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November 10, 2016
COMMENTS 5

Top-5 most impressive encounters between Carlsen and Karjakin

  • Grand Master Igor Smirnov, Chess Coach, Author and Publisher.
  • First, I’ve a big announcement for you – we’ll be hosting the World Chess Championship 2016 games LIVE on the RCA website! :) Therefore, you can watch the live games there, see the current score (and find out who is leading), and look at the commented games.
    World Championship Carlsen vs Karjakin LIVE

    <<Go to the LIVE page>>

     

    Don’t forget to bookmark that page – and just go to it when you want to watch a live game. :)
    designThe World Chess Championship 2016 between the champion Magnus Carlsen and the challenger Sergey Karjakin starts tomorrow (Fri. 11 November) in New York. And today, I’ve selected the top five most impressive chess games played between these two players.

     

    We’ll go through some really amazing games and see who has the better prospects in their upcoming match. You can watch the video lesson below:

     

     

    You can download the PGNs of the games here.

     

     

    Let me remind you of the RCA ‘Special Newsletter’ – subscribe to this newsletter (it’s FREE) if you want to receive commented games from the World Championship straight to your inbox.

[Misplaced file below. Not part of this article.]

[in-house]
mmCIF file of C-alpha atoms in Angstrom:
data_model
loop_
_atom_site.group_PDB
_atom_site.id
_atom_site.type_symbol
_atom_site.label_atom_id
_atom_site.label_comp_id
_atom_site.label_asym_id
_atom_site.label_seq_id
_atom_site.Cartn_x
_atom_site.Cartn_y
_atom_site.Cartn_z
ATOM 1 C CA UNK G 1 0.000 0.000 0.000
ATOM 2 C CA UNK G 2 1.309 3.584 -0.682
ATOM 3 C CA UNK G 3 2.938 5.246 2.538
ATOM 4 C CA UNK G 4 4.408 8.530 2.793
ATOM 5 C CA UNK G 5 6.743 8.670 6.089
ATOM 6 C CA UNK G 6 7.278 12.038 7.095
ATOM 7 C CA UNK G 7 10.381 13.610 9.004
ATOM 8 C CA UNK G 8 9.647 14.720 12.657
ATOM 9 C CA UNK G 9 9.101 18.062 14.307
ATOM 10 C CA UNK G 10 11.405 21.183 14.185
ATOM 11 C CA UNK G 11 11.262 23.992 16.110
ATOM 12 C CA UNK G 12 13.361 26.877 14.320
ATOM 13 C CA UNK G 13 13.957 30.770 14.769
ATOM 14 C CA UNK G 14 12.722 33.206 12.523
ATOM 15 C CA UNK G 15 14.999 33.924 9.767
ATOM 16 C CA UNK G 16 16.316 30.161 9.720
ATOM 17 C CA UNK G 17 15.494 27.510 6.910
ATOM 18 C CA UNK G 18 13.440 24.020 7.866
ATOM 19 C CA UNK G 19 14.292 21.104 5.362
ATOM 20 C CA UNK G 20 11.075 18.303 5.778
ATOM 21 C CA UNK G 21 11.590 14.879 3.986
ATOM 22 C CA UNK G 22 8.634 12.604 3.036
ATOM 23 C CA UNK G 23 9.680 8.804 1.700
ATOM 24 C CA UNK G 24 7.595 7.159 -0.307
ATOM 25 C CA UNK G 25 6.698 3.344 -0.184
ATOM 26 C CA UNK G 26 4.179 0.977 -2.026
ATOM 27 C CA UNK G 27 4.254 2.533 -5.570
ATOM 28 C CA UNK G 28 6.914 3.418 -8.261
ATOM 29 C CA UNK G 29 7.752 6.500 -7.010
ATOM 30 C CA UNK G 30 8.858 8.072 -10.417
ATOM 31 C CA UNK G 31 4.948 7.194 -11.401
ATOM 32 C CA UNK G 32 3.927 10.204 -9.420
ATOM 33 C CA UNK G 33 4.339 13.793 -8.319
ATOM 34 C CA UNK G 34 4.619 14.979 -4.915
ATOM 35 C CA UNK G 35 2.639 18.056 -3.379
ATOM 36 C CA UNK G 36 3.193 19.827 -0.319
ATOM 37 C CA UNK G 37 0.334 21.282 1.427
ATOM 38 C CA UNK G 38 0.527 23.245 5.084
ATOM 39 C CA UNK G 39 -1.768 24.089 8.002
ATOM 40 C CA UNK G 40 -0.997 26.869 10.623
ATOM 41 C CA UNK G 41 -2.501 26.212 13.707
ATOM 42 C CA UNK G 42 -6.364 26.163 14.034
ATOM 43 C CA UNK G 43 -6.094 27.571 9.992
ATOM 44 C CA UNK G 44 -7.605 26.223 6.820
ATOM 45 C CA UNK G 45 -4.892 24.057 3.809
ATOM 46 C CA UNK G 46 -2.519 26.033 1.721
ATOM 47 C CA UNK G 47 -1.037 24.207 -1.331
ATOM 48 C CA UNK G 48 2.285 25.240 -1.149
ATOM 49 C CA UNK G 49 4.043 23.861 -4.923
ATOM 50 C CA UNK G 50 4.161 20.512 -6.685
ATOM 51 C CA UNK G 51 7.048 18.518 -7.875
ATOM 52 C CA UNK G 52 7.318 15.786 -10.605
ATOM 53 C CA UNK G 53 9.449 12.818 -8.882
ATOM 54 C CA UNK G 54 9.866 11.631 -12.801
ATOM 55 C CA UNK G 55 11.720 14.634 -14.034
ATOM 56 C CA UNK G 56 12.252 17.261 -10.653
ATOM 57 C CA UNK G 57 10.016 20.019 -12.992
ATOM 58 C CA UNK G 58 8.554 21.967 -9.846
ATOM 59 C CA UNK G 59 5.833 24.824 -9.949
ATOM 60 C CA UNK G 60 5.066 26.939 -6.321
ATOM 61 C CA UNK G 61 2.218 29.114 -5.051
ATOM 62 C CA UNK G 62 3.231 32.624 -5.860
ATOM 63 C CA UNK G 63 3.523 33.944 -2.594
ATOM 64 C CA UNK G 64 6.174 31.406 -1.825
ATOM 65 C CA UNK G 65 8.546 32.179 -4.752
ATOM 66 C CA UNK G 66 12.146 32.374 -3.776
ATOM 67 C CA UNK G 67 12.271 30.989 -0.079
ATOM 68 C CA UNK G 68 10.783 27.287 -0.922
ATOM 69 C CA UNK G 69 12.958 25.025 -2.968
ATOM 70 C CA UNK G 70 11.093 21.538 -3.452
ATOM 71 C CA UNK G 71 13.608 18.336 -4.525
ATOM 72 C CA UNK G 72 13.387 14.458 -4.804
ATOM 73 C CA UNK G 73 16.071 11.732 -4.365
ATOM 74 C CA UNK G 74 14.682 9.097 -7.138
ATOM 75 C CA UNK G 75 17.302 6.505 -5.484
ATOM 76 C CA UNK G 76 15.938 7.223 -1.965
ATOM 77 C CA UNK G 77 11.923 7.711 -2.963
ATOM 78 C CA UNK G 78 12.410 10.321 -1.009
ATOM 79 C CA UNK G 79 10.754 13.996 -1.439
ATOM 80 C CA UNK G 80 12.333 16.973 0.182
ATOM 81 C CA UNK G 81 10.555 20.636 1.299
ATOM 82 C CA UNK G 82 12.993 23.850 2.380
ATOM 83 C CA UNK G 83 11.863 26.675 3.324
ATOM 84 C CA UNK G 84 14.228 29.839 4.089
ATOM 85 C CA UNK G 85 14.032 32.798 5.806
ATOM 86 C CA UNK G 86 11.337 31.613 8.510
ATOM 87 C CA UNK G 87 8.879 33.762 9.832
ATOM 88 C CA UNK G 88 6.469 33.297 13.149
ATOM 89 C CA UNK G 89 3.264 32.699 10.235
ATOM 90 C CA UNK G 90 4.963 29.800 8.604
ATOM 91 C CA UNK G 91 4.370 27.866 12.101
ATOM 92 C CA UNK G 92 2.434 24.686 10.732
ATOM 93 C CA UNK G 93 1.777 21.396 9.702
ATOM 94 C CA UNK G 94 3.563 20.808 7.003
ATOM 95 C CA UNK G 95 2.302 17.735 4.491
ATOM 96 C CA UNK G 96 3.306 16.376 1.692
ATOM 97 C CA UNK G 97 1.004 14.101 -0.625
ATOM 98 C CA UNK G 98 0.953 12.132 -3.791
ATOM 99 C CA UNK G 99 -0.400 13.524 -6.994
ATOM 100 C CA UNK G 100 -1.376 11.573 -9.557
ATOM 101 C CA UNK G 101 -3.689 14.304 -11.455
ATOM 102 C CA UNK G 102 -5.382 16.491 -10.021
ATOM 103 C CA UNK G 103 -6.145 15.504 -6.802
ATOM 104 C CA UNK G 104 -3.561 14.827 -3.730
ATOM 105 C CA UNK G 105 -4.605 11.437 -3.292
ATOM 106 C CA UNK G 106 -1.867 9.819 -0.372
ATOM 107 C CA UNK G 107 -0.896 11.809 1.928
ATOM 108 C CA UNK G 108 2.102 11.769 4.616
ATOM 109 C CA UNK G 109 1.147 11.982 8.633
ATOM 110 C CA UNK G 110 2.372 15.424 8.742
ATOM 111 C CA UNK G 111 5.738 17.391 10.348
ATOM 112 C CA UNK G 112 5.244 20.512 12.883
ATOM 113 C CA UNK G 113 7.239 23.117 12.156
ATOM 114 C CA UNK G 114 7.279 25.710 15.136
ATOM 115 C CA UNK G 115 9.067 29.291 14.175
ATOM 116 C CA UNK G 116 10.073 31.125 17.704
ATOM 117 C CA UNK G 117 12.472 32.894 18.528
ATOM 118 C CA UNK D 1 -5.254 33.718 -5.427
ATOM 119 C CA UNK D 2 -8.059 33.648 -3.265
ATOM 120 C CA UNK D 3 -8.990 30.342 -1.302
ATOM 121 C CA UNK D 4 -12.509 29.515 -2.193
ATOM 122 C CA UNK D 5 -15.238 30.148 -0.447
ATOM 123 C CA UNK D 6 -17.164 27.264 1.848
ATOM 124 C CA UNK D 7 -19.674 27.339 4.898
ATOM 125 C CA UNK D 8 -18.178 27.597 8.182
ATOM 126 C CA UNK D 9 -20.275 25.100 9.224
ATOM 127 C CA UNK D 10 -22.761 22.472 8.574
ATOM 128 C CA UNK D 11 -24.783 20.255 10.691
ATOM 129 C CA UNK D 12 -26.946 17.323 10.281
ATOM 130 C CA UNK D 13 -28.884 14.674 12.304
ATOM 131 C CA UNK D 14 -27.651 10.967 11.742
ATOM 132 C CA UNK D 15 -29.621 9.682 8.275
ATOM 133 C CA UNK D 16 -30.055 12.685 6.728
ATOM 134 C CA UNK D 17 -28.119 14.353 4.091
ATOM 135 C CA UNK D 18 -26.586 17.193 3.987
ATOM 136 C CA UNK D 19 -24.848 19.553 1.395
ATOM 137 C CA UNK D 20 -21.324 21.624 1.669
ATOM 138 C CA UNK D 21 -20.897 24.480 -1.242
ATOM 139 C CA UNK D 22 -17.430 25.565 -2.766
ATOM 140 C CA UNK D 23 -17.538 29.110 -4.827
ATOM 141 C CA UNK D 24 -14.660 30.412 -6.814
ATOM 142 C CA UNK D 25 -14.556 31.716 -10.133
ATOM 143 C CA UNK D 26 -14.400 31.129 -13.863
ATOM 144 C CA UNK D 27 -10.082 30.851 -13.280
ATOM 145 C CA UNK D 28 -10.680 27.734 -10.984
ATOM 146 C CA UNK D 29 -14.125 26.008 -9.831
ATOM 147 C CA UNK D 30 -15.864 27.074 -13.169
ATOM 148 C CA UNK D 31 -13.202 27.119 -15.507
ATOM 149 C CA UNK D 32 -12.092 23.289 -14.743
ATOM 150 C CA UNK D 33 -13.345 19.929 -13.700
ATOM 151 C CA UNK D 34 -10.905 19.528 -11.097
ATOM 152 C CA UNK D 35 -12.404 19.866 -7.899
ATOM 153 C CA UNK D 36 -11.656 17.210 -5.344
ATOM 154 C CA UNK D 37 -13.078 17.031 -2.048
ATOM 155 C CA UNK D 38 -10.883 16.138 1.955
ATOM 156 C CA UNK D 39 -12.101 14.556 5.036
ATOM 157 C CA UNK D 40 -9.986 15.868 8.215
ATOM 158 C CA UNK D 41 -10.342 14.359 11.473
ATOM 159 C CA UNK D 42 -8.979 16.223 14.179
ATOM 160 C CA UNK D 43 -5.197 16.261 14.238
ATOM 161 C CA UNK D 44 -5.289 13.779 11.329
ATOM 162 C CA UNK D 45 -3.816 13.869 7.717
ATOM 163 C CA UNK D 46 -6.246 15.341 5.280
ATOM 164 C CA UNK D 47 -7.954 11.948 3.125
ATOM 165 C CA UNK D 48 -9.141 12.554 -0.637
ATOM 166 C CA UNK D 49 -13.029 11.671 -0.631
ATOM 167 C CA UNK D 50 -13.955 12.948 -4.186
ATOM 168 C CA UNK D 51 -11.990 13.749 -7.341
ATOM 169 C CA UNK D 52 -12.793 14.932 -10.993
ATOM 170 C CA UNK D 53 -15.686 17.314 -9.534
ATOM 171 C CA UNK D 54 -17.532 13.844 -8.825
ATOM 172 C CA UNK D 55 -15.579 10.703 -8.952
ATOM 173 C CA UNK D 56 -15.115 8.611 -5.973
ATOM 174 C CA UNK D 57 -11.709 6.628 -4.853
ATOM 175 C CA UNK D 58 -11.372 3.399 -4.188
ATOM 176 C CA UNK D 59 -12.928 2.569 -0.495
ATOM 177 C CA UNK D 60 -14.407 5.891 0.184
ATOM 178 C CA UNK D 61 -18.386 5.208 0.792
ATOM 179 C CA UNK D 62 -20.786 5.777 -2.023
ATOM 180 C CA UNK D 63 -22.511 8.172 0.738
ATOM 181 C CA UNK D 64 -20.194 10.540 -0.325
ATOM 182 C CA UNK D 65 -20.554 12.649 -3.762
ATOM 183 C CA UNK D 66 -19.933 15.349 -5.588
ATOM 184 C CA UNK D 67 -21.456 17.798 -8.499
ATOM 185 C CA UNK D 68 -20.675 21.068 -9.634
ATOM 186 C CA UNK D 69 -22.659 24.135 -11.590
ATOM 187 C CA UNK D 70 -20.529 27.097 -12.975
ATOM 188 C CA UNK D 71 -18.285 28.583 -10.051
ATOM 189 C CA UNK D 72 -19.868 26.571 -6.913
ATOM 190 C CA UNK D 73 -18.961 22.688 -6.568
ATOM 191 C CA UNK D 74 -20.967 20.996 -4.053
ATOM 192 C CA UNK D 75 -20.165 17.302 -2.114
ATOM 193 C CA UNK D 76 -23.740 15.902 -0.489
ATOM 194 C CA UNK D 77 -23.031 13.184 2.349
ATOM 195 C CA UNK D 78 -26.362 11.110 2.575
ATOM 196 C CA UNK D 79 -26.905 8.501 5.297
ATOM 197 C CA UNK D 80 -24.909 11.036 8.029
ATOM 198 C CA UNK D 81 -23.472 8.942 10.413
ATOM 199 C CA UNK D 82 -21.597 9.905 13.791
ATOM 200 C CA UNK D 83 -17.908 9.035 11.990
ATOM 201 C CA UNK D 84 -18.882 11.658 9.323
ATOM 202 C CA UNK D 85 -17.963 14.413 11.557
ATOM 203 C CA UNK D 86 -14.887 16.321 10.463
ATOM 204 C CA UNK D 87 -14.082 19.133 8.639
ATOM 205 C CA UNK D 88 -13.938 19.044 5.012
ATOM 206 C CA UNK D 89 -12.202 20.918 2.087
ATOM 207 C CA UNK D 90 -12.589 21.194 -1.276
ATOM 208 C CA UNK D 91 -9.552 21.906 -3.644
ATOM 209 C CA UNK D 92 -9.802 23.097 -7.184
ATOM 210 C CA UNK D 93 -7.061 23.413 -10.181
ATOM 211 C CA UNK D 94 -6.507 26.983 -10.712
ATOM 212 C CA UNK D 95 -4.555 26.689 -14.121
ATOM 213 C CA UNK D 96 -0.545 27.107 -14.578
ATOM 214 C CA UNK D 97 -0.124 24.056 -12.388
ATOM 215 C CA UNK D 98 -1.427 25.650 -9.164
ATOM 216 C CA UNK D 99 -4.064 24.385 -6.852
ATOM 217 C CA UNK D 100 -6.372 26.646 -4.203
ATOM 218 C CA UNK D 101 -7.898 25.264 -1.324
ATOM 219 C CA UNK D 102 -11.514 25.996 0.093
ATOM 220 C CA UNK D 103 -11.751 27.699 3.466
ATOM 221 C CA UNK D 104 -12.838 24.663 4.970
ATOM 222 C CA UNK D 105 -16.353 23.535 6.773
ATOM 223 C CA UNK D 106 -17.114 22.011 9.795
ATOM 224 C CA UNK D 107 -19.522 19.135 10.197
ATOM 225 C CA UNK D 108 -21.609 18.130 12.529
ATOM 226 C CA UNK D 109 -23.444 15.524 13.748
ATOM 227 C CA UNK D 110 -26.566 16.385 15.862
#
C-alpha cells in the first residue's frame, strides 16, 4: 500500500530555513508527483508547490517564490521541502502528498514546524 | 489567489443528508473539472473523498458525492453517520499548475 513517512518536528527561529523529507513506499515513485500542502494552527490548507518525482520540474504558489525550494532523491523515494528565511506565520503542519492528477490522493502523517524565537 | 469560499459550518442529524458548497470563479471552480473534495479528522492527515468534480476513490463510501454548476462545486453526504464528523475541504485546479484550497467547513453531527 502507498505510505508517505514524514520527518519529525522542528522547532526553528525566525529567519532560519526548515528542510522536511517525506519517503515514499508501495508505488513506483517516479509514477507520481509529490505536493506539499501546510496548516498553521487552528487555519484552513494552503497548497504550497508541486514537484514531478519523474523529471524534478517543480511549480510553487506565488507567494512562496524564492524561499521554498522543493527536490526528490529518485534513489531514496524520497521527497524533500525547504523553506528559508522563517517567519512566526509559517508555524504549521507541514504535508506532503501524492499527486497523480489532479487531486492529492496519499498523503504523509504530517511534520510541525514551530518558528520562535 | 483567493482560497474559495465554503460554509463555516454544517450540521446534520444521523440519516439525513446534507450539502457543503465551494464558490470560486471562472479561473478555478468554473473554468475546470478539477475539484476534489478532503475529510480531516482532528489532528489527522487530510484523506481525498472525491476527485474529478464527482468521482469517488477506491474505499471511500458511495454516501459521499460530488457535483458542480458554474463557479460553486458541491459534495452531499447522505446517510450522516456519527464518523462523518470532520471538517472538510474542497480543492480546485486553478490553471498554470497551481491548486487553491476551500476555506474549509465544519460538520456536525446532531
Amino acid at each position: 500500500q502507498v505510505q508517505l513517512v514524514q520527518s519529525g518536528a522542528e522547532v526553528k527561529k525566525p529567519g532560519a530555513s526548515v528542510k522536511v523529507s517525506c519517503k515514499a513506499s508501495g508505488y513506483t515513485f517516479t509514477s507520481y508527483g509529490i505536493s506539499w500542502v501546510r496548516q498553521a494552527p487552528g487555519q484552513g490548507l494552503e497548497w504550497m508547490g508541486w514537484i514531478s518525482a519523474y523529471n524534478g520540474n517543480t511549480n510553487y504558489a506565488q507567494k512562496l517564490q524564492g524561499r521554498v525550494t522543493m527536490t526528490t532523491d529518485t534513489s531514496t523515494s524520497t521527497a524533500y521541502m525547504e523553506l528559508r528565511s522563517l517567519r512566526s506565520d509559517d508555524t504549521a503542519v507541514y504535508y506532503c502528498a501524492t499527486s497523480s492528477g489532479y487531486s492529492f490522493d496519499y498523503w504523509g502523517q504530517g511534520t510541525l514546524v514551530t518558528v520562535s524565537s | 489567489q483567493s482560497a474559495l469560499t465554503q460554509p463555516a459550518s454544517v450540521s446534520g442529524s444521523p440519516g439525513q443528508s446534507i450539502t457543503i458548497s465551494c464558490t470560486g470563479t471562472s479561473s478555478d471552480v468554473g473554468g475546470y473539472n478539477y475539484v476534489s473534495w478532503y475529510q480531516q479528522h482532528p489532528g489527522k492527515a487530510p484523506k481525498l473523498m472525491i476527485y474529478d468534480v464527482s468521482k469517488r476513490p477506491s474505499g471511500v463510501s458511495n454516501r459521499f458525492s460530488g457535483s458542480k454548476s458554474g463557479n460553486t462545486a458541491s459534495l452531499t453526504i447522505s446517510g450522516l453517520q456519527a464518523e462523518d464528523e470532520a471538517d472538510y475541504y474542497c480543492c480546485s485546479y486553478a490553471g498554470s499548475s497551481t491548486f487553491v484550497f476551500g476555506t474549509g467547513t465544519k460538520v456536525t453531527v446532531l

World Chess Championship Carlsen vs Karjakin

    <<Subscribe now>>

     

    P.S. Finally, who do you think will win: Carlsen or Karjakin? Vote now here, and you can see the poll results here.

     

    Recommended

     

    Learn to press your opponents like Carlsen, play like Nakamura, the art of defense, the art of the endgame, and how to win a won game from “GM Smirnov Bundle” – and save $41 USD!

     

    Quick Succes in chess

    • ayush

      thanks dear igor you are dioing great job.i think that you should live comment on their games throughtout the match.

    • William

      Great video. You have a gift for explaining complex positions in a simple matter.

    • bibleexpert

      Great examples! Thanks. As Karjakin showed in tiebreak game two, never stop looking for counterblows, no matter how hopeless your position may seem!

      • http://chess-teacher.com Igor Smirnov

        At least in this game Karjakin survived with the rook :)

    • bibleexpert

      It was interesting what you said about Karjakin apparently having a penchant for playing poorly with his rooks (bad/mediocre moves or overlooking good moves) – rather surprising for a world championship contender. Oddly enough, I came across another example, his 20th move in Carlsen-Karjakin, Bilbao 2016 (3), 20…Rc4. It’s especially interesting since Komodo gives Black a slight advantage after the more natural 20…Nc4.

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